photo: Laura Bijnsdorp

PHILIPSBURG – Young professionals on St. Maarten find it extremely difficult to find a house for themselves. “The housing system on St. Maarten does not support single income households”, says Charlesea Emilia, a 24-year-old young professional. “Most of my friends live with their parents.”

In 1996, the St. Maarten Housing Development Foundation (SMHDF) was established to help the group of citizens in need of affordable housing. Since then the foundation has constructed around 800 units. But there are still over 1500 people on the waiting list, of which 327 are aged 24 to 34. SMHDF General Director Helen Salomons-Brown calls this group the ‘hidden homeless’.

‘Never returning home’
The lack of affordable housing isn’t just a problem that residents have to deal with. Graduates who want to move back to the island, have a hard time finding jobs and affordable housing. Alissa Hoogenboezem, a young graduate, says that she will “likely never return home” for the same reasons.

Increased wages, social housing, subsidized housing and rent control are some of the possible solutions. But for St. Maarten, how realistic are these?

Fair Wages
Affordable housing is normally defined as paying no more than 30 percent of gross income for housing, including utilities. Minimum wage on the island is 1530.53 guilders, or 850.30 dollar per month for a full time, 40 hours a week job. This means that a person with minimum wage should be paying a rent of around 255 dollar a month.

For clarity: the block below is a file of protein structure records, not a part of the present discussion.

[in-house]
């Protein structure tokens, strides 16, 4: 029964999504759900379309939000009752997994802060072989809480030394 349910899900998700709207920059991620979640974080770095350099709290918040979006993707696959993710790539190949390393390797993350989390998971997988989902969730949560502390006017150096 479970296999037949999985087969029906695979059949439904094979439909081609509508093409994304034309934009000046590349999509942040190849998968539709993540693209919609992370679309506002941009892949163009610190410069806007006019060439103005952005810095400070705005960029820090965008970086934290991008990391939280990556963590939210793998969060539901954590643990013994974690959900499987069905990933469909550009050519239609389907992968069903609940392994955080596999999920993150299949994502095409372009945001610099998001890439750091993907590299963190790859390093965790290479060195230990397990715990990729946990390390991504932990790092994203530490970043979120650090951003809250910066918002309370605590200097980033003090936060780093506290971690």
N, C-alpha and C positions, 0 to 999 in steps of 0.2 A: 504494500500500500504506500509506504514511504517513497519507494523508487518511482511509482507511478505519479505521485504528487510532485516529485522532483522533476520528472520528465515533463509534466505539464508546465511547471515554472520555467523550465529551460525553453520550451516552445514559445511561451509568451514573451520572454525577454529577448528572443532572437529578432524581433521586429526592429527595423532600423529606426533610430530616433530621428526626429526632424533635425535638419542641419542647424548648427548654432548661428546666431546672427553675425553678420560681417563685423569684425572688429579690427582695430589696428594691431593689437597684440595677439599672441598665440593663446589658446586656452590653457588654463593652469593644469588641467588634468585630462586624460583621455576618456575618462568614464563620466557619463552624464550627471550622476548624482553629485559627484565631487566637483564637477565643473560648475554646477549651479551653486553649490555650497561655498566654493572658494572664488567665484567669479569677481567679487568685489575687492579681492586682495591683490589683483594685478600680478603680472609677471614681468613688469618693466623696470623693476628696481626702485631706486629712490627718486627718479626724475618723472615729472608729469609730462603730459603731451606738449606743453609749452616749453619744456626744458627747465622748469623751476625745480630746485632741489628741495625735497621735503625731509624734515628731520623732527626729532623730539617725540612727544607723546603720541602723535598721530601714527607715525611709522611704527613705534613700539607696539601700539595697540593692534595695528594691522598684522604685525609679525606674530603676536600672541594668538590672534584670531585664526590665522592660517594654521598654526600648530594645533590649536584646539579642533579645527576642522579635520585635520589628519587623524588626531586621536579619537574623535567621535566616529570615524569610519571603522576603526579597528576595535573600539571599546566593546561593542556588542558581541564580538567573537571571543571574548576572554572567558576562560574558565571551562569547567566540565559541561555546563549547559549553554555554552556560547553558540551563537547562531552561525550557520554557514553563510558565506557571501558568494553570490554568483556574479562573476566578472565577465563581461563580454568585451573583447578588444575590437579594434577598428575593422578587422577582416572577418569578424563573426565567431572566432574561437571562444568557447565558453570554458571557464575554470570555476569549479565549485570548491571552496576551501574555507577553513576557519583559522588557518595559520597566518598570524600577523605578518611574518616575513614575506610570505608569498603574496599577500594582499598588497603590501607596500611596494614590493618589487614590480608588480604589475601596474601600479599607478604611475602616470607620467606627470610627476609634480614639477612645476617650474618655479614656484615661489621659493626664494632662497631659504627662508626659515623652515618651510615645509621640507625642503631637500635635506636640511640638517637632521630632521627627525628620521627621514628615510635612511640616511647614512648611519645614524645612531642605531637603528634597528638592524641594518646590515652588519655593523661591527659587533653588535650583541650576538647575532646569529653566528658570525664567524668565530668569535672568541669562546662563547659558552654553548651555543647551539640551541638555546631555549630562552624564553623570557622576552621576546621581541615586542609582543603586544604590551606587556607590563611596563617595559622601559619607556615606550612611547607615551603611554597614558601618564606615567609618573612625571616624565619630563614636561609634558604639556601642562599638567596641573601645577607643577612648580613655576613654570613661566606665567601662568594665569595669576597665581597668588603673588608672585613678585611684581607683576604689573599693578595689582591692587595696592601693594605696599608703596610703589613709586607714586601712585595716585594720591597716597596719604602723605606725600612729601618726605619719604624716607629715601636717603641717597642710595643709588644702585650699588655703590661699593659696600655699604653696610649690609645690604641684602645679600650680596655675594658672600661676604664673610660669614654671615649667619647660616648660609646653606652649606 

People aged 24 to 34 are having a hard time to find an affordable home. Photo: Laura Bijnsdorp

Social and subsidized housing
In certain areas on the island, many recently built apartments are empty due to a miscalculation of supply and demand. A solution for investors and home-seekers alike might be tax incentives and rent-subsidies. For Salomons-Brown of SMHDF social or subsidized housing for the hidden homeless are a priority. “But we need serious funding to create and upkeep that amount of accommodation.”

Rent Control
Another proposed solution is rent control, which is the government control and regulation of the amounts charged for rented housing. Leyton James currently is the only member of the Rent Committee.

If one landlord has to lower his rent, other should follow, but this is a ‘domino effect’ not many are happy about. During his many years of working with the Rent Committee, James has faced violent intimidation. Still, he says: “The market will balance itself out.” Arun Jagtiani, a well-known real estate agent, agrees: “It is not fair to landlords to have the government dictate the market. There is no easy solution as there is a large income inequality on St.Maarten.”

Others, such as young professional Melissa Gumbs, disagree: “The rent committee has been claiming for decades that the market will balance itself. It hasn’t and it won’t.”